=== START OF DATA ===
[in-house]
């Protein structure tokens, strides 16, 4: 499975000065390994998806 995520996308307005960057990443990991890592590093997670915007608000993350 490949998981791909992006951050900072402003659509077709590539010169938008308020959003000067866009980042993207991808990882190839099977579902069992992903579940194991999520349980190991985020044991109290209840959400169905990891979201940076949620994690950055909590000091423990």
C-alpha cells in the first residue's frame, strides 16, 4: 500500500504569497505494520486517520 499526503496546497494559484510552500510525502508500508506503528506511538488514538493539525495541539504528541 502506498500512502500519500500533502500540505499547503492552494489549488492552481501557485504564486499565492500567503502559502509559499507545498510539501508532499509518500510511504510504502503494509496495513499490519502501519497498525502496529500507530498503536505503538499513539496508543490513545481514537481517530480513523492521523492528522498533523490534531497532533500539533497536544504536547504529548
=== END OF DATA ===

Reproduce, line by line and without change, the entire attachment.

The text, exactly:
[in-house]
């Protein structure tokens, strides 16, 4: 499975000065390994998806 995520996308307005960057990443990991890592590093997670915007608000993350 490949998981791909992006951050900072402003659509077709590539010169938008308020959003000067866009980042993207991808990882190839099977579902069992992903579940194991999520349980190991985020044991109290209840959400169905990891979201940076949620994690950055909590000091423990």
C-alpha cells in the first residue's frame, strides 16, 4: 500500500504569497505494520486517520 499526503496546497494559484510552500510525502508500508506503528506511538488514538493539525495541539504528541 502506498500512502500519500500533502500540505499547503492552494489549488492552481501557485504564486499565492500567503502559502509559499507545498510539501508532499509518500510511504510504502503494509496495513499490519502501519497498525502496529500507530498503536505503538499513539496508543490513545481514537481517530480513523492521523492528522498533523490534531497532533500539533497536544504536547504529548